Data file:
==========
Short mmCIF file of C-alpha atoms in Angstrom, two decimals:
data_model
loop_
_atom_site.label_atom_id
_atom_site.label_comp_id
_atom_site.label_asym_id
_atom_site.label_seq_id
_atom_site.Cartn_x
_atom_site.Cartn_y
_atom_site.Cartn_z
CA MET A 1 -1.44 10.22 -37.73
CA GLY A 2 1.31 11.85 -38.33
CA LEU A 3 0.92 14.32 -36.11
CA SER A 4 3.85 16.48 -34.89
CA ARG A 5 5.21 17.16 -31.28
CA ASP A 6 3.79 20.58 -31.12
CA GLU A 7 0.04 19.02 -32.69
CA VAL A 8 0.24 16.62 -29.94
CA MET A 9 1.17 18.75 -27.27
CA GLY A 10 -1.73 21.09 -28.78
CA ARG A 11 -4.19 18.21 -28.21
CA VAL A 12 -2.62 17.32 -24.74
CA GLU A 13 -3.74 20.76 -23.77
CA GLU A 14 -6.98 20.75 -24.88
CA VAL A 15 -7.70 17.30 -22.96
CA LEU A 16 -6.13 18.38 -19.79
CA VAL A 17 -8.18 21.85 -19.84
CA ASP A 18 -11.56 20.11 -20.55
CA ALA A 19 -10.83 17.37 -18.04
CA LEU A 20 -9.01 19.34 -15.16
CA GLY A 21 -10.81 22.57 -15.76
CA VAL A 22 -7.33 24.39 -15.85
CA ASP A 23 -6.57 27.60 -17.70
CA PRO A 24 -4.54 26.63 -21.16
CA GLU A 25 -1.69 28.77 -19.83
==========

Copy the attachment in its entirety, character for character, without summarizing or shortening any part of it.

Short mmCIF file of C-alpha atoms in Angstrom, two decimals:
data_model
loop_
_atom_site.label_atom_id
_atom_site.label_comp_id
_atom_site.label_asym_id
_atom_site.label_seq_id
_atom_site.Cartn_x
_atom_site.Cartn_y
_atom_site.Cartn_z
CA MET A 1 -1.44 10.22 -37.73
CA GLY A 2 1.31 11.85 -38.33
CA LEU A 3 0.92 14.32 -36.11
CA SER A 4 3.85 16.48 -34.89
CA ARG A 5 5.21 17.16 -31.28
CA ASP A 6 3.79 20.58 -31.12
CA GLU A 7 0.04 19.02 -32.69
CA VAL A 8 0.24 16.62 -29.94
CA MET A 9 1.17 18.75 -27.27
CA GLY A 10 -1.73 21.09 -28.78
CA ARG A 11 -4.19 18.21 -28.21
CA VAL A 12 -2.62 17.32 -24.74
CA GLU A 13 -3.74 20.76 -23.77
CA GLU A 14 -6.98 20.75 -24.88
CA VAL A 15 -7.70 17.30 -22.96
CA LEU A 16 -6.13 18.38 -19.79
CA VAL A 17 -8.18 21.85 -19.84
CA ASP A 18 -11.56 20.11 -20.55
CA ALA A 19 -10.83 17.37 -18.04
CA LEU A 20 -9.01 19.34 -15.16
CA GLY A 21 -10.81 22.57 -15.76
CA VAL A 22 -7.33 24.39 -15.85
CA ASP A 23 -6.57 27.60 -17.70
CA PRO A 24 -4.54 26.63 -21.16
CA GLU A 25 -1.69 28.77 -19.83